As Sports Nutrition Month at MomsTEAM rolls into its third week, we hear from child nutrition expert, Valerie Berkowitz, Director of Nutrition Education at The Center for Balanced Health:
MomsTEAM: What do recommend sports-active kids eat for breakfast?
Berkowitz: Whether it is breakfast, lunch or dinner, sports active kids need balanced nutrients (carbohydrates, proteins, fats in a ratio of 1:1:1) throughout the day. The main purpose of carbohydrates is to provide energy. Fat helps the absorption of fat-soluble vitamins and minerals. Protein functions to repair muscle after prolonged exercise and is important for growth. Protein at all meals and snacks will help keep appetite stable, help repair muscle tissue after workouts and provides better absorption of certain micronutrients like iron, zinc, copper and B vitamins. Micronutrients are just as important for peak performance.
Balancing nutrient-dense meals fuels the body for optimal functioning. For breakfast, I recommend:
- Eggs with spinach broccoli and cheese,
- Peanut butter in celery or banana boats,
- Whey or soy protein shake with added fresh fruit, cottage cheese
- Plain Greek yogurt with fresh or frozen fruit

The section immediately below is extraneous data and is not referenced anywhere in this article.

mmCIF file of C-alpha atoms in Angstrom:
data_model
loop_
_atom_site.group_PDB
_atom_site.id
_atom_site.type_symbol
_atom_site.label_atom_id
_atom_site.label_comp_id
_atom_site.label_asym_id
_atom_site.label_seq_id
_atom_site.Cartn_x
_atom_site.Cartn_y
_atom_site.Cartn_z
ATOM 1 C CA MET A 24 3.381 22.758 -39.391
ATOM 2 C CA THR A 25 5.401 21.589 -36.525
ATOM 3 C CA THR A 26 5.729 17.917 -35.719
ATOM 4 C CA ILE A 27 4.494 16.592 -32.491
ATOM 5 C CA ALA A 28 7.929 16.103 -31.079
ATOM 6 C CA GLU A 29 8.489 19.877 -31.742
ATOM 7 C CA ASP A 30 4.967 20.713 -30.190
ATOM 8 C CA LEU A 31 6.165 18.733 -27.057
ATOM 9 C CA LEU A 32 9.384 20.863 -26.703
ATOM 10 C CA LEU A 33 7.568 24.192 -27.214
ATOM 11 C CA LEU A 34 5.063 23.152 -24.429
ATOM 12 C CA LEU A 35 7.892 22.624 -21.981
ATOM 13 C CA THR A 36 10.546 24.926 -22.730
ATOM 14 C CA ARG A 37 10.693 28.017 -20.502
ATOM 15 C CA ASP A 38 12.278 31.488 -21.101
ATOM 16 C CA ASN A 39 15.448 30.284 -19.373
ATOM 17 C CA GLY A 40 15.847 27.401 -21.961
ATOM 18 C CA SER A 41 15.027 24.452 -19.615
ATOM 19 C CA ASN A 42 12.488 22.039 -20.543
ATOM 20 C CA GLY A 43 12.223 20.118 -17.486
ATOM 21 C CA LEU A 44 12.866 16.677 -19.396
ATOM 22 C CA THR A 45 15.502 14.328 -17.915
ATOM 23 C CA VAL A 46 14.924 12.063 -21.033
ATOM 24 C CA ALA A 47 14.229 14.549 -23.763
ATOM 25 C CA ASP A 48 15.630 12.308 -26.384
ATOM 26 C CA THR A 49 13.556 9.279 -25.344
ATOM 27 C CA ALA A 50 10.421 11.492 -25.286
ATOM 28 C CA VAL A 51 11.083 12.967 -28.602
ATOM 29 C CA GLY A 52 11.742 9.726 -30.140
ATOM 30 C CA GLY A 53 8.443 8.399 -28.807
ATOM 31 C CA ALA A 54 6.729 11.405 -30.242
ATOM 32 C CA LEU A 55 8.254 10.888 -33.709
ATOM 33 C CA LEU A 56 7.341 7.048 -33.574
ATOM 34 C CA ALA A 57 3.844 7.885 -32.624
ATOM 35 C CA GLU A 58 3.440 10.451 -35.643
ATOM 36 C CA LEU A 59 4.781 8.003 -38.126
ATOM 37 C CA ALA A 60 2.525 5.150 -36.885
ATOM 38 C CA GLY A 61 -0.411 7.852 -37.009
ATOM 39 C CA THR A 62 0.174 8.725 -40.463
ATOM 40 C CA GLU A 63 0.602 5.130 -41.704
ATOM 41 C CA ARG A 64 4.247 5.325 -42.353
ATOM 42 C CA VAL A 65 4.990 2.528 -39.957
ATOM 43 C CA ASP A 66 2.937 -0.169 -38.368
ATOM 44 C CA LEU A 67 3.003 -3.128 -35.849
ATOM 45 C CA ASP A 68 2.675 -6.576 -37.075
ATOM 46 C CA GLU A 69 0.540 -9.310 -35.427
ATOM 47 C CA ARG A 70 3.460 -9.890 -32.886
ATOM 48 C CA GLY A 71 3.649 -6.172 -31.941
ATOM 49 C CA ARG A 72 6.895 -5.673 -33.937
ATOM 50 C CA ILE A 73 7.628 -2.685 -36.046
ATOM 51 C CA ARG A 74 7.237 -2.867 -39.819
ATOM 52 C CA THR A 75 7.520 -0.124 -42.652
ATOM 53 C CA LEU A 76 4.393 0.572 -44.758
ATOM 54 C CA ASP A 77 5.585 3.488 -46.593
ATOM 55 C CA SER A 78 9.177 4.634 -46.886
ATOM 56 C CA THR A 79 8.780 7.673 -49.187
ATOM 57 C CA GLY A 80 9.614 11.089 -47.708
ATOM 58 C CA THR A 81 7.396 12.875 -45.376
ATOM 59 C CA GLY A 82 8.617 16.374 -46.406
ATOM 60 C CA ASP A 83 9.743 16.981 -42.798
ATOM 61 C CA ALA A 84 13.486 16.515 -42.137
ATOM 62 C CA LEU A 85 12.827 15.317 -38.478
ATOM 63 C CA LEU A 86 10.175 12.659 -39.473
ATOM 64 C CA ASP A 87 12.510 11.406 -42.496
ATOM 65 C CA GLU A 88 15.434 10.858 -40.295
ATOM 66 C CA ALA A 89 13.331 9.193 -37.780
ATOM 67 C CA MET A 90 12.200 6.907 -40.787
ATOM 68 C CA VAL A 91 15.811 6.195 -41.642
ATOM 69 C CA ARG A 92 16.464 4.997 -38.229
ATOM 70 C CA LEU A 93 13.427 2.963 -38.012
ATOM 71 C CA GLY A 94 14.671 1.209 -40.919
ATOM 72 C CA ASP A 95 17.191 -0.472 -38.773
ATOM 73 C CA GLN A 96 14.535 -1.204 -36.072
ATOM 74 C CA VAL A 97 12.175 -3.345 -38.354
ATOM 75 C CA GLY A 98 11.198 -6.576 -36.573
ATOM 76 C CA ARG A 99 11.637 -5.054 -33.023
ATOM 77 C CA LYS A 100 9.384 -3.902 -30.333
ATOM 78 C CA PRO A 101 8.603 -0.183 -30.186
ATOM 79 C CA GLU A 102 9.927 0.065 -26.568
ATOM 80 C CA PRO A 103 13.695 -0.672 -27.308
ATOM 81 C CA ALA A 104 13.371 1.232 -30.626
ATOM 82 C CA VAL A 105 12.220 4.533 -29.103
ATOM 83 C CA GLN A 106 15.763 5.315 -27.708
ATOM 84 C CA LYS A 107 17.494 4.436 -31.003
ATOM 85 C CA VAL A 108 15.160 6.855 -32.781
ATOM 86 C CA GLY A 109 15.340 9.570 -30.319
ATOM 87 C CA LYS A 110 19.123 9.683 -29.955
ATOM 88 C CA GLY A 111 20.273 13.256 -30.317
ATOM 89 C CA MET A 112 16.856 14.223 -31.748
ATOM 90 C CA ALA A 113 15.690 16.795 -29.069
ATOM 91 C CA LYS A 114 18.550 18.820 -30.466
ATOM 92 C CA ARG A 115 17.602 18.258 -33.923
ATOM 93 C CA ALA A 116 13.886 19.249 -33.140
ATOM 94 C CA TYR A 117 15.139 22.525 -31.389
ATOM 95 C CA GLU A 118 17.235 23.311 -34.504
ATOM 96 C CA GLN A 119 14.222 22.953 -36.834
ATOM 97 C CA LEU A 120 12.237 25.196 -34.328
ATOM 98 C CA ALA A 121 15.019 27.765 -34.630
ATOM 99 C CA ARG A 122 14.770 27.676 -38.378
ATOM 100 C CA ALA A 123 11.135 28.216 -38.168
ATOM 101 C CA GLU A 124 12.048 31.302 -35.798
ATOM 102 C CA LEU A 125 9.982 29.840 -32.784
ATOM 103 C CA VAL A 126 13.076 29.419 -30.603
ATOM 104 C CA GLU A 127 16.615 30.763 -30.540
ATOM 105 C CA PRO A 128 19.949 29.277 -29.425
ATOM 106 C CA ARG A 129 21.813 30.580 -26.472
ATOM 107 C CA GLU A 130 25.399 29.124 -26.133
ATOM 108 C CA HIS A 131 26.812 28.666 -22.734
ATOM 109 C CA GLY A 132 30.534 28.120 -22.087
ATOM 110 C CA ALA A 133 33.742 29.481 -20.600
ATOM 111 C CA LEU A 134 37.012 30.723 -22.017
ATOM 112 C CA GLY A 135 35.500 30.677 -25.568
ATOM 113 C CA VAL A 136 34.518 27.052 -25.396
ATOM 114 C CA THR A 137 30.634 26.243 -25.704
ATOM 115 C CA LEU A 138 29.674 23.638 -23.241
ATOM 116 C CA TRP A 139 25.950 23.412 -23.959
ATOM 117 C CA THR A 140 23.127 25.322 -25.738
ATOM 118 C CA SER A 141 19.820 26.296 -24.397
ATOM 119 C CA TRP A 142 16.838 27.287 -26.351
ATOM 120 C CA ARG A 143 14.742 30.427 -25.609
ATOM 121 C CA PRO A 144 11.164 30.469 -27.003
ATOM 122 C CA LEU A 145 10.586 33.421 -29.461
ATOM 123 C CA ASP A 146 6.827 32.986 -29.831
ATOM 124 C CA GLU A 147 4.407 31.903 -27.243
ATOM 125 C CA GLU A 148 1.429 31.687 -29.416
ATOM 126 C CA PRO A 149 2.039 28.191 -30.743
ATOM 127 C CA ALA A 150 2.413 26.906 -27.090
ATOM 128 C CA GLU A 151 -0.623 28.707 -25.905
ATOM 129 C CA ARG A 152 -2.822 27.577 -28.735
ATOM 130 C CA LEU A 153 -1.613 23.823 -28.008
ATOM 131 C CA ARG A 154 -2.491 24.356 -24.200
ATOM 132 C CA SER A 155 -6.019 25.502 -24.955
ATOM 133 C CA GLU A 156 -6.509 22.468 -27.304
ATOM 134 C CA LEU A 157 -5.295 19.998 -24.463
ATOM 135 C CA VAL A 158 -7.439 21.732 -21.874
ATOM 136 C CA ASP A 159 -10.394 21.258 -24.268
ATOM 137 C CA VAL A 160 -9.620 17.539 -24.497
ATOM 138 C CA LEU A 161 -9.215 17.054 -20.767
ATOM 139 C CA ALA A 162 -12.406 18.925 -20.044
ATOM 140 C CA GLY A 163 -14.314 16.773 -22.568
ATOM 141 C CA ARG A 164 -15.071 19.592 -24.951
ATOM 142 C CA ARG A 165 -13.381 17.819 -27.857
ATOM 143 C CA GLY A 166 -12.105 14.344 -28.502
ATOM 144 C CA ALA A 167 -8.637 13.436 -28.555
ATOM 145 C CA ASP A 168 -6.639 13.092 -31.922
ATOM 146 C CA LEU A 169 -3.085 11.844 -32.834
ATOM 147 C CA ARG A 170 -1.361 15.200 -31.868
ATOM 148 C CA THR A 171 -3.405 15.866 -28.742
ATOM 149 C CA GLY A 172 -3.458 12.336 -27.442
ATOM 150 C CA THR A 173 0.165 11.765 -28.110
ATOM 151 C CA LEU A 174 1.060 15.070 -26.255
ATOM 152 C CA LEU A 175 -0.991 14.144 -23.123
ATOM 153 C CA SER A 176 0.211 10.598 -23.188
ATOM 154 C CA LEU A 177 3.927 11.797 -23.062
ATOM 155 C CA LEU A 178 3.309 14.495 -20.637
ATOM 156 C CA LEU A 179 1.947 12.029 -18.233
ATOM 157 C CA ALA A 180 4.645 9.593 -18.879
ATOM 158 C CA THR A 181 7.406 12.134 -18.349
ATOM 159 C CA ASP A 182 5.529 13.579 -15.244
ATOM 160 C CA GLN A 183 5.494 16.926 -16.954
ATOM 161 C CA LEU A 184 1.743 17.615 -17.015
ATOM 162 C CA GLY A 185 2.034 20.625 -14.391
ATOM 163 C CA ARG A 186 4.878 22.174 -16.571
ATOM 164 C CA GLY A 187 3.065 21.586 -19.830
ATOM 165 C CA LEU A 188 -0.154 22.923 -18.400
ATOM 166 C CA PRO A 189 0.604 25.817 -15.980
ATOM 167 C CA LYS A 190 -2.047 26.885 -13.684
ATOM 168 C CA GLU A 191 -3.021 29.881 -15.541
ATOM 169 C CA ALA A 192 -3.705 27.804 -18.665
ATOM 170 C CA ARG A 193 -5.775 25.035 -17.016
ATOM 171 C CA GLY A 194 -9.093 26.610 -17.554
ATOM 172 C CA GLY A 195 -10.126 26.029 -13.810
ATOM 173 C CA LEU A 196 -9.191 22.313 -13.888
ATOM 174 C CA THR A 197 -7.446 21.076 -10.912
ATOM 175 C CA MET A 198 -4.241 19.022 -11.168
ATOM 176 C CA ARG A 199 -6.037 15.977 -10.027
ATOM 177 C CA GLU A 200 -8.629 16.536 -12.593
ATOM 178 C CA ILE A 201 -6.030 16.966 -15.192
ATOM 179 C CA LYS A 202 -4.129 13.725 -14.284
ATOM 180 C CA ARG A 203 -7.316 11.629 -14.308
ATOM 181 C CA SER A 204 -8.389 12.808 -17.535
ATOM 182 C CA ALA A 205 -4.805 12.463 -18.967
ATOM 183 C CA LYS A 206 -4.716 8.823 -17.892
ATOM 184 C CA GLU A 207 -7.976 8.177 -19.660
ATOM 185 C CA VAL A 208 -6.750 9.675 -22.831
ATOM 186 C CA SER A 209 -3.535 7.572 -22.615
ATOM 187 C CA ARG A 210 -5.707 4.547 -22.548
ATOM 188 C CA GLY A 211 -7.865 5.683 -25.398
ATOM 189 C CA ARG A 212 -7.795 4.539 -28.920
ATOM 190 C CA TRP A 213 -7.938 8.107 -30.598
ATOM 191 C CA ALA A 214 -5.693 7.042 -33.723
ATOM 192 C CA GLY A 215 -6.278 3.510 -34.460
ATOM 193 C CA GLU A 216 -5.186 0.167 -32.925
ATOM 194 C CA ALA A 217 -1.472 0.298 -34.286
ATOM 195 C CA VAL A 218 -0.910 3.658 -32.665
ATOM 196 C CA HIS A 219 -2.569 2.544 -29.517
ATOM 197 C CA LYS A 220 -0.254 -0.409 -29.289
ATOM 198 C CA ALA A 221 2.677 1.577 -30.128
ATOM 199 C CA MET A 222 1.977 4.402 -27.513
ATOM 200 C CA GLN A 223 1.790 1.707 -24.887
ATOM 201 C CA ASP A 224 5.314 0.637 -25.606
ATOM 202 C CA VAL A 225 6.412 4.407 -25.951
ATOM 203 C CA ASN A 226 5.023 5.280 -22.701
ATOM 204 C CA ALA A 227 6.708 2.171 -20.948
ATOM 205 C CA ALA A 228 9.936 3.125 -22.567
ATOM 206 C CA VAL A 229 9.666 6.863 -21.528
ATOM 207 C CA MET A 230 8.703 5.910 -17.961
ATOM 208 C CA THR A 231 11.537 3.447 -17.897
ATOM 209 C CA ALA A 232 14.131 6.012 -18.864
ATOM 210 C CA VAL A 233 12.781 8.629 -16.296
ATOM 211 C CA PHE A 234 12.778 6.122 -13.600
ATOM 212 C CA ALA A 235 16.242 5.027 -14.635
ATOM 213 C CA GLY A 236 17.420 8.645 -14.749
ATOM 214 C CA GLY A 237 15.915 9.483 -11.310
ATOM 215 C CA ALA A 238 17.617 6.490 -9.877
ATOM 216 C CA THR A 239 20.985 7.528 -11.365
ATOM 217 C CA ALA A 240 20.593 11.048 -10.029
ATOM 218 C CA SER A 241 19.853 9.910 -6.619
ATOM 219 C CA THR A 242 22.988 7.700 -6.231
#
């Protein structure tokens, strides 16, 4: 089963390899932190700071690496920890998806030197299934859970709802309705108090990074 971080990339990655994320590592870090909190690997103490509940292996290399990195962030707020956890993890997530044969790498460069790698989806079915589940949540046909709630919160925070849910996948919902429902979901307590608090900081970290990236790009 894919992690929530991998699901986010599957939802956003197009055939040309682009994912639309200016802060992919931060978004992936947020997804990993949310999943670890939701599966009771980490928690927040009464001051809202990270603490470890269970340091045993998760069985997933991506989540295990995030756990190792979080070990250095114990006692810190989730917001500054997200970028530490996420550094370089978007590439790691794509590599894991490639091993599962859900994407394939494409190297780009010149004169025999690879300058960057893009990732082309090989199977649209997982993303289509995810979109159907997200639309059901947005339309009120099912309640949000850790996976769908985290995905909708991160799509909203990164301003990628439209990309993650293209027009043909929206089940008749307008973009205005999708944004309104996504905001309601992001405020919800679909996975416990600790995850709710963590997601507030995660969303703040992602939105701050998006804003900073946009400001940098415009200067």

- Oatmeal pancakes made with protein powder or topped with peanut butter,
- French toast sprinkled with cinnamon and turkey franks
MomsTEAM: What are your top five foods for sports nutrition.
- Water. Although technically not a food, it is most important
- Dairy to replace electrolytes and keep bones strong and growing (cheese, organic chocolate milk, 2% Greek yogurt)
- Fat from salted nuts/seeds/nut butters for nutrient "cross coverage", these foods contain protein, electrolytes and trace minerals that help all systems work better. Olives and avocados are fruits found in the fat group and deserve an honorable mention.
- Protein for iron and muscle repair and growth (hard boiled eggs, sliced turkey or roast beef, nitrate-free turkey franks or hot dogs)
- Fruits and vegetables such as kiwi, cherries, cherry tomatoes, strawberry, orange, broccoli, peppers and avocado (guacamole) with high vitamin C because they help increase iron absorption, increase fiber and acts as anti-oxidants to reduce free radical damage from intense exercise. Honestly most any fruit or vegetable works.
MomsTEAM: Do you think youth and high school athletes need supplements? If yes, which ones?
Berkowitz: Most kids do not eat a balanced diet; convenience foods are popular, fruits and vegetables are not. Many kids have suboptimal levels of iron, copper, zinc, vitamin A, C, D, calcium, fiber and potassium. Intense exercise boosts the needs for some of these nutrients even higher. I suggest these supplements: